06 Aug 2021 4 min read

The Delta variant’s spread and the implications for risk assets

By Emiel van den Heiligenberg

The measures that China may take to contain the COVID-19 variant could disrupt global growth. Markets don’t seem to be pricing this in.


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Risk assets have been remarkably robust, with some equity markets touching new highs, even as the Delta variant of COVID-19 has spread worldwide. But we are increasingly anxious about the threat that Delta poses in China, which markets do not appear to be anticipating.

The country has adopted a zero-tolerance approach to coronavirus and has a relatively low rate of vaccinations. As the government is focused on using vaccines developed in China, which local authorities believe have fewer side effects but whose efficacy is yet to be proven, it has a strong incentive to keep fighting the virus with hard and potentially economic-disruptive lockdowns.

Although it’s early days, unfortunately the variant seems to have spread too far in the world’s second-largest economy to be easily contained with regional measures. Delta cases have now been reported in over half of China’s provincial-level regions*, including Beijing, and over 90% are now warning against unnecessary travel. Airline capacity in China has fallen by 10% over the past week as virus concerns started to spread.

This raises the prospect of the following scenario, modelled by our China guru Erik: the authorities come down hard and contain the virus within one quarter, just as we observed in early 2020. This could lower Chinese growth from a seasonally adjusted annual rate of 5% to zero over a three-month period, implying that full-year growth would fall from 5% to below 4% with the following knock-on effects:

• World and US growth would slow by 0.6% and 0.2% respectively. Note we took the 2015 China slowdown as the template here. The main reason US growth slowed a bit in this period is because oil prices more than halved in a short space of time, which led to an immediate collapse in US domestic shale-oil investment that previously had been booming. The benefit to the consumer took longer to come through.

• Emerging markets would probably be worse affected than the US and Europe, slowing by about 0.6-0.7%.

• Those in Asia would likely be the hardest hit, followed by Latin America and CEEMEA.

It’s worth noting that given the time lags, we would not expect an immediate policy response outside China.

All this could then be translated into global markets through the traditional channels of a slowdown in the world’s largest commodity consumer. The principal market impact would be via weaker commodity prices, in our view: that’s good news for Western consumers dealing with higher inflation, but bad news for corporates whose earnings are linked to the commodity cycle. We worry that the market will demand a higher risk premium, particularly on commodity-linked credits, if global growth slows in this way.

As a result, we are lightening our bullish stance on risk assets. With the S&P 500 close to an all-time high, we think this is a prudent step against the threat of this scenario playing out. Because we are reacting to a developing risk that only has the potential to be significant, this view change may have a relatively short shelf life. Six weeks from now, we will probably know whether the risk has crystallised or not.

Still bullish

Against our view, one could reasonably ask: why might stock markets panic over this variant in China when they are relaxed about its presence in the US?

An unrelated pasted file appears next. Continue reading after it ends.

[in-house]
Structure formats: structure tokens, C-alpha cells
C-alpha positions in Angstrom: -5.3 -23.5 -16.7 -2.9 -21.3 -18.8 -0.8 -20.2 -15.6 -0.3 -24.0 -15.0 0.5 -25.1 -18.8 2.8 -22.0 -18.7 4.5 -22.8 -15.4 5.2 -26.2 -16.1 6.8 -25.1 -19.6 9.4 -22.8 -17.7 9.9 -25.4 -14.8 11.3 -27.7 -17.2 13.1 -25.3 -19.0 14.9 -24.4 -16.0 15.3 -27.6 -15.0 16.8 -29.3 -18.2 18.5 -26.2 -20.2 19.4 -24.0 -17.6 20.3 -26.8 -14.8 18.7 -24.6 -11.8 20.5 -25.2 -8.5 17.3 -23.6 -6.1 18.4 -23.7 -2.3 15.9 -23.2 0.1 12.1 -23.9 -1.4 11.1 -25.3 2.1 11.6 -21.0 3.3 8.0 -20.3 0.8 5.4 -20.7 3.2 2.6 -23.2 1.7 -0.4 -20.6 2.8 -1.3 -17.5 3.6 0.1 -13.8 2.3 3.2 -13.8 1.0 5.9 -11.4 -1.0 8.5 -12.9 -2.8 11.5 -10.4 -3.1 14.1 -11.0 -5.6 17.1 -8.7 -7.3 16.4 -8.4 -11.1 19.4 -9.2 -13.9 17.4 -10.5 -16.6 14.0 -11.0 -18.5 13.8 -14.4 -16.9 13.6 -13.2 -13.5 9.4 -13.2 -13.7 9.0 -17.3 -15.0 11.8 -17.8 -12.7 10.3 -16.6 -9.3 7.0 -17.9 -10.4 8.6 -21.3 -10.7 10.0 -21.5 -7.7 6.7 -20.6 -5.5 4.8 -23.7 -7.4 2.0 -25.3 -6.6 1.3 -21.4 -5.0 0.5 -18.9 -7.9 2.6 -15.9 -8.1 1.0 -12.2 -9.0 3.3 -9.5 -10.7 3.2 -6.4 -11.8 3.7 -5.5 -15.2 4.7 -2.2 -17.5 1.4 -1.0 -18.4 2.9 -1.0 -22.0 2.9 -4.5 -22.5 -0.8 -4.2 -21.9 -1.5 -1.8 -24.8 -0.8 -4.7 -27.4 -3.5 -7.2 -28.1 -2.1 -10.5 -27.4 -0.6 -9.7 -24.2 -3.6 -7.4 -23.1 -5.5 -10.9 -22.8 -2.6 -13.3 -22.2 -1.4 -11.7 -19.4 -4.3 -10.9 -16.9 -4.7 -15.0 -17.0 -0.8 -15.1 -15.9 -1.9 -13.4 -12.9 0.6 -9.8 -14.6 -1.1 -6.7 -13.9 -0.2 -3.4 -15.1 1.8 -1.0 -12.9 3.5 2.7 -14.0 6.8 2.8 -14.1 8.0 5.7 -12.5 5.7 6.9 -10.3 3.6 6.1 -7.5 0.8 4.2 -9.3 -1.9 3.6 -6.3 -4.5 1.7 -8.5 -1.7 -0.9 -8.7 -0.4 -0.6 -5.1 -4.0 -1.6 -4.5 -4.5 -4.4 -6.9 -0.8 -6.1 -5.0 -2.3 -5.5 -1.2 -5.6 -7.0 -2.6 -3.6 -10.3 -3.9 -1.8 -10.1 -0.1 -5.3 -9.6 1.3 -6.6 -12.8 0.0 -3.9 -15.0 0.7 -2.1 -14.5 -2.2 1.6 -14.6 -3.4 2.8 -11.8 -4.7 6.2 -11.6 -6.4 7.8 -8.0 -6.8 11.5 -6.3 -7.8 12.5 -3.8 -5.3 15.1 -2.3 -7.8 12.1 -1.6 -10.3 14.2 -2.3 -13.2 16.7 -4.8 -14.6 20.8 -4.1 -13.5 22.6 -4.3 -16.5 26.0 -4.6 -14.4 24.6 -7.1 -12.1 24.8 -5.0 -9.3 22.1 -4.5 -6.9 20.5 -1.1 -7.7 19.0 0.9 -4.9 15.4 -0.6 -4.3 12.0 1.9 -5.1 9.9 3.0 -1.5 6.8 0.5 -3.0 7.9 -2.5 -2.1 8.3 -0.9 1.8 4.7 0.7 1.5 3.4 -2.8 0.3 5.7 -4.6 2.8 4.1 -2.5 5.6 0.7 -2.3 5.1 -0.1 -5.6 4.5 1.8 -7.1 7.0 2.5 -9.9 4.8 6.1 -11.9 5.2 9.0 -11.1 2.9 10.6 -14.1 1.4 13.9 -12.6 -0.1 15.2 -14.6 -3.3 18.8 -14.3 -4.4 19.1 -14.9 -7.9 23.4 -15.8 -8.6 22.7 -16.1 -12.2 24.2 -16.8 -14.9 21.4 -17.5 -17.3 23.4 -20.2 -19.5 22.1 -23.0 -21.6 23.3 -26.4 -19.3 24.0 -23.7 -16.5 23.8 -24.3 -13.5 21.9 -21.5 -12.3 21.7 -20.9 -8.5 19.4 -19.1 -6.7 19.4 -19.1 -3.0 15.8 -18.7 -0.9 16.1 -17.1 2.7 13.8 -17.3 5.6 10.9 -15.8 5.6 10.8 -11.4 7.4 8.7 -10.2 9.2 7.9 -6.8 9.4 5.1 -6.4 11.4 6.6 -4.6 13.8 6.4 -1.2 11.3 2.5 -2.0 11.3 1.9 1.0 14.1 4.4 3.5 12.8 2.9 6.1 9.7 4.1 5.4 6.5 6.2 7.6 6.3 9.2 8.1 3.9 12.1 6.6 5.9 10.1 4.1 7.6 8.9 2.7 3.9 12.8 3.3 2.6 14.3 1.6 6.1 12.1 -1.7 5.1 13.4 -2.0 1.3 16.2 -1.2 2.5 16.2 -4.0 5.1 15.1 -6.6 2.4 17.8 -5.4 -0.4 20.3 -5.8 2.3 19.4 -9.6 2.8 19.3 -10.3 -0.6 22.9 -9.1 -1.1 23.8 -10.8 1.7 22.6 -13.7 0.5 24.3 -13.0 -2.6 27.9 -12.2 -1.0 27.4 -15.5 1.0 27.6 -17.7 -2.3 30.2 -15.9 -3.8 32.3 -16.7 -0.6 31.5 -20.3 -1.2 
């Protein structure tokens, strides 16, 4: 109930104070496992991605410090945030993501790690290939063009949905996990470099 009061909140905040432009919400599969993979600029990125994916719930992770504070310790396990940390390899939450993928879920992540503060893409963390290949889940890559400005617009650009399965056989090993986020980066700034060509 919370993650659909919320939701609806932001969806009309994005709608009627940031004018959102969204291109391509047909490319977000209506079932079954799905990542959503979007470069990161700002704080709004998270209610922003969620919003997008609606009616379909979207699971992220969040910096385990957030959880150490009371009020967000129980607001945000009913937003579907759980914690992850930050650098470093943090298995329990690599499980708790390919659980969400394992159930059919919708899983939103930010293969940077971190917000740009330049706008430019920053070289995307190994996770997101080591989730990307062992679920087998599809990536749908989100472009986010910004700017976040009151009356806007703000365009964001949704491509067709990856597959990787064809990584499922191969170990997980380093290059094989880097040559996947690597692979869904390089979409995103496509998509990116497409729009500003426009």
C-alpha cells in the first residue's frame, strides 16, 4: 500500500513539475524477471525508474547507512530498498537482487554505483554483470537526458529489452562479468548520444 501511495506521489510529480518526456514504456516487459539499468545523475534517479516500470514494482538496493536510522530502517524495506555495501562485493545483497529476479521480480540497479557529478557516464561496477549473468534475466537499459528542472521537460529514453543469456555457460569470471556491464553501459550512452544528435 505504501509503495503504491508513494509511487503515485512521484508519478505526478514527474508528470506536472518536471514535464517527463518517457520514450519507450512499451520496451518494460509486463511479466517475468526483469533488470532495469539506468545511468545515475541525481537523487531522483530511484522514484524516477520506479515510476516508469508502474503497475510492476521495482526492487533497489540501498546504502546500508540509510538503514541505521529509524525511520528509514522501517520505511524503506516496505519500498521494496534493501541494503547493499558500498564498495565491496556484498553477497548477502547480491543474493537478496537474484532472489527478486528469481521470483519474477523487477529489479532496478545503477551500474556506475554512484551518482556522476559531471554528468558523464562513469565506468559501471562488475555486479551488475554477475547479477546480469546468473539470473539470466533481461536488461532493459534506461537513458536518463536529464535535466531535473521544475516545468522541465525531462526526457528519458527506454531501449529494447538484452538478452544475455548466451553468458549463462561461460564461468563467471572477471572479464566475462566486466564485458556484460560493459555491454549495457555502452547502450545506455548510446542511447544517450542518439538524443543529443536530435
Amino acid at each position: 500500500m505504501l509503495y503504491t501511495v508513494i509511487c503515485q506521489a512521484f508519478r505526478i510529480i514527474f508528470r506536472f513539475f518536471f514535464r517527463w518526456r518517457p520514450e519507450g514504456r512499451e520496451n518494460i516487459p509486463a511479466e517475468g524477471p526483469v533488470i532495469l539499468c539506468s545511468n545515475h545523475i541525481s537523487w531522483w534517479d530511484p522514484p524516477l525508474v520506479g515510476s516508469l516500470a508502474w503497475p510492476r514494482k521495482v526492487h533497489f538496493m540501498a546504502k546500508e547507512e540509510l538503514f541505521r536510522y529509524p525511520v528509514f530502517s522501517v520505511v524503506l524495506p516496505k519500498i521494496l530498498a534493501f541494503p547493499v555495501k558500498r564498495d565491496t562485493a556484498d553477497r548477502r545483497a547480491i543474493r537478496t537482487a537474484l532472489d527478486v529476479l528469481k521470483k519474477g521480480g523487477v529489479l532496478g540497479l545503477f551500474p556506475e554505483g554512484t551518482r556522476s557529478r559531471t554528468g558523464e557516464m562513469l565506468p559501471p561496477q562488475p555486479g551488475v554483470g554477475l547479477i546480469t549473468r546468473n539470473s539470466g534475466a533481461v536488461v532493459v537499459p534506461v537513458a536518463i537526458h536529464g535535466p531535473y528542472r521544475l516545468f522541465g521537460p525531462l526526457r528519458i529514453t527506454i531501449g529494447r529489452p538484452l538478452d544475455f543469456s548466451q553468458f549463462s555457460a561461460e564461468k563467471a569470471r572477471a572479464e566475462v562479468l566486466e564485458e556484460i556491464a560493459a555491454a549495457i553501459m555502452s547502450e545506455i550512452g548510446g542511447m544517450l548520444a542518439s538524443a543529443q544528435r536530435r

We cannot say for sure how the market narrative will develop, of course. Delta risk in the US is unlikely to lead to lockdowns, in our view. The worst impacted states are also the most reluctant to impose restrictions. Florida is a good example. Hospitalisations there due to COVID-19 are now running at their highest rate since the pandemic began, but the state’s governor refuses to even consider a mask mandate. Markets can continue to focus on the light at the end of the tunnel given the pace and, just as important, the proven efficacy of vaccines in the US.

All this said, we are not turning completely neutral or even bearish on risk assets because our case for a medium-term bullish view remains in place: the global economy is in mid cycle, consumers have excess savings to spend, and central banks are still extremely supportive. While growth momentum is fading, research by our equity strategist Lars has suggested that this does not necessarily mean lower equities.


*China consists of 22 provinces, 5 autonomous regions, 4 municipalities under central government control (Beijing, Shanghai, Tianjin and Chongqing), and 2 special administrative regions (Hong Kong and Macau).

Emiel van den Heiligenberg

Head of Asset Allocation

Emiel is responsible for the overall strategic direction of the team’s investment and business strategy. He claims to have been a promising lightweight rower at university until French fries got the better of him. Reflecting his love for rowing in a team, he firmly believes that excellence can only be achieved by a great team made up of motivated individuals that are also eager to work together. To this end he is the self-proclaimed inventor of the verb 'teaming' to acknowledge that shaping a top team and culture of excellence is an ongoing process. Outside of work-family obligations, Emiel’s spare time is filled by a passion for shark diving and skiing. Prior to dedicating his career to portfolio management in 1996, Emiel worked as a policy adviser in the Dutch Ministry of Finance and he graduated from Tilburg University in the Netherlands ages ago. When not glued to his Bloomberg screens, this Dutch man is hooked on computer games, peanut butter and his favourite dark beer made by Belgian monks.

Emiel van den Heiligenberg